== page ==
Kenny Stills is about on course to deliver as many scores as he did last year, but he also is suffering in the YPC department. And DeVante Parker, who is supposed to have a breakout season, was delayed if not derailed by an ankle injury that cost him three games. That adds up to a group that is supposed to be dynamic but so far has not been. GRADE: C-plus.

Tight ends: Anthony Fasano was early on a much better addition than Julius Thomas but Thomas has slowly (very slowly) produced at a higher level lately. Fasano’s blocking has been excellent, as expected. Blocking from Thomas has been good, which is better than expected. Neither have factored nearly enough in the red zone and Thomas doesn’t seem to often beat the defender for a 50-50 ball or break any open field tackles. GRADE -- C.

Offensive line: Mike Pouncey has been good. He’s been consistent. Everyone else? Not so much. The Dolphins are not moving on from left tackle Laremy Tunsil after this season because he still has promise, although he isn’t delivering on it nearly often enough now. Anyway, Tunsil stays. Pouncey stays. Everyone else who has started games for the team in the first half might not be starting games for the team next season. The unit doesn’t particularly run-block or pass-block exceedingly well. On the pass blocking the Dolphins don’t give up a ton of sacks, but the quarterback seems to often be under pressure. GRADE: D.

Running backs: The team’s best running back is now playing for the Philadelphia Eagles. Before he left he had issues with a -position coach. But he was talented nonetheless. As for Kenyan Drake and Damien Williams...You’ll hear much talk about how great they would be in foxholes when the bullets are flying. Except the NFL does not play in foxholes and there’s never live gunfire during a game. GRADE: C-minus.


Defensive line: The Dolphins feel very protective of first round pick Charles Harris because the kid tries hard and works hard and plays hard. But he’s on pace to finish with two sacks this year. Cameron Wake and Andre Branch and Ndamukong Suh are all delivering at or around the pace they set last season -- except, of course, all are making more money this year than last year. Jordan Phillips is better than he was last year and the two rookie DTs, while not yet special, are very good additions. William Hayes has been a fine addition. It feels like this group, solid individually, should be better collectively. GRADE: B.

Linebackers: Lawrence Timmons misses too many tackles. He’s a tough player but the missed tackle thing is indeed a thing. Kiko Alonso was the president of the big play club a season ago but this year he hasn’t delivered nearly as often. Rey Maualuga is another organ transplanted into the Dolphins host. He’s fit in really well although he obviously is not the long-term future. This group’s run defense has been much better than last year’s group. The pass coverage has been spotty. GRADE: C.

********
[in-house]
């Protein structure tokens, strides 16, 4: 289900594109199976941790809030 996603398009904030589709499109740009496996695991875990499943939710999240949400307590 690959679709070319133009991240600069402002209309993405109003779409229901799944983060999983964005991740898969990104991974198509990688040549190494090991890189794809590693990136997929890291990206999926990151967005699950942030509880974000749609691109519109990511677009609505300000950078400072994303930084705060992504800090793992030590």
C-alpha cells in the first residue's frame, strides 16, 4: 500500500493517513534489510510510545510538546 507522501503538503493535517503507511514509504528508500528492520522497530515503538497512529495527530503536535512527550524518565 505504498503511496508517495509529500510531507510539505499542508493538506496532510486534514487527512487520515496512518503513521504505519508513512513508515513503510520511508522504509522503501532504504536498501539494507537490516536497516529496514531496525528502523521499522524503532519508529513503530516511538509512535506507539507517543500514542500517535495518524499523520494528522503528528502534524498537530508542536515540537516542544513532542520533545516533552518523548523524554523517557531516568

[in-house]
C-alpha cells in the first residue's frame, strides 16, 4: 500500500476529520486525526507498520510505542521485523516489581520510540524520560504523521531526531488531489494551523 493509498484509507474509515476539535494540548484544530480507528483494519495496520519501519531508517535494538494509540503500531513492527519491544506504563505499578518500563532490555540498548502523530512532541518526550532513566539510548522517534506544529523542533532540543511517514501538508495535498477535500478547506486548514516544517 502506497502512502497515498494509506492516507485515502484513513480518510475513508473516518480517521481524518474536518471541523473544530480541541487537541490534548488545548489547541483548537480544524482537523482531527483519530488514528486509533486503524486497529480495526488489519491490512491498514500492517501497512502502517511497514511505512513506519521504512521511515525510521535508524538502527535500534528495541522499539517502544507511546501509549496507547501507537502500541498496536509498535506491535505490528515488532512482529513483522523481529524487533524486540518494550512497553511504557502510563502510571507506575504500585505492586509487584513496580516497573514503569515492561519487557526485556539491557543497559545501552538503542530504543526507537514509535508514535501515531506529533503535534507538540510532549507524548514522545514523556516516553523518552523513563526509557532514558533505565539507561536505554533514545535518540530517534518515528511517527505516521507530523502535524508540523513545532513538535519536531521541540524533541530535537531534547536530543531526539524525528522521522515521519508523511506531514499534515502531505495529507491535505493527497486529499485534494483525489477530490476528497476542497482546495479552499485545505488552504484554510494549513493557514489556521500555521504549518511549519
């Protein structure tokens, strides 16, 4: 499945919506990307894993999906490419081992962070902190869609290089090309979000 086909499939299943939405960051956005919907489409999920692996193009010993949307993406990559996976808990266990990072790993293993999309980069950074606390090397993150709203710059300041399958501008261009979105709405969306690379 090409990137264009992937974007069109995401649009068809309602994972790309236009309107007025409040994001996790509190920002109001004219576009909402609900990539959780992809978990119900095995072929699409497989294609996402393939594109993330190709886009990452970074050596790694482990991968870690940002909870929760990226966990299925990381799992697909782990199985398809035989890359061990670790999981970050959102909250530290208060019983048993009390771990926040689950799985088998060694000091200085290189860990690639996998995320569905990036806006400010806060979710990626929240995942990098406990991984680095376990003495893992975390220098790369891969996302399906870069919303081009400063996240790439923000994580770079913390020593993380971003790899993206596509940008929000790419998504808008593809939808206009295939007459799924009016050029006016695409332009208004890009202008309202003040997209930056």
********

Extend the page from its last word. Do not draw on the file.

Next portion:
Secondary: Cornerbacks must get hands on the football. Cornerbacks must intercept passes. Not happening enough so far. Reshad Jones has had a couple of tough moments in coverage but he remains a very good player. Bobby McCain has improved over last year. Nate Allen avoided making mistakes. Obviously the issue with Byron Maxwell hurt and Alterraun Verner hurt his team in the first game against the Jets. GRADE: C-minus.

Special teams: The punt return team has been unimpressive, the kick return team has been good. The punt coverage team has been mediocre, kick coverage has been very good. Kicker Cody Parkey needs to improve his PATs but his field goals work has been outstanding, missing only one of 10 attempts and that from 50-plus yards. Punter Matt Haack lost his mind at Baltimore but has otherwise been solid. The left foot punter thing has not resulted in an opponent fumble, however. GRADE: B-minus.

Coaching: The Dolphins have the same record as they did at this point a season ago and yet this feels different. And by different, I don’t mean better. Last year, without really knowing the roster, the coaching staff struggled early on but eventually found players they liked and adjusted -- putting those players in positions to succeed. This was done before the midway mark in the season. This year, coaches have players they know and still they cannot get this team to play with an identity. Issues such as catching the football consistently or giving up big third-down completions on defense extend over weeks rather than get fixed quickly. One loss has extended to two twice so far this season. GRADE: C-minus.

Follow Armando Salguero on Twitter: @ArmandoSalguero

So let the hope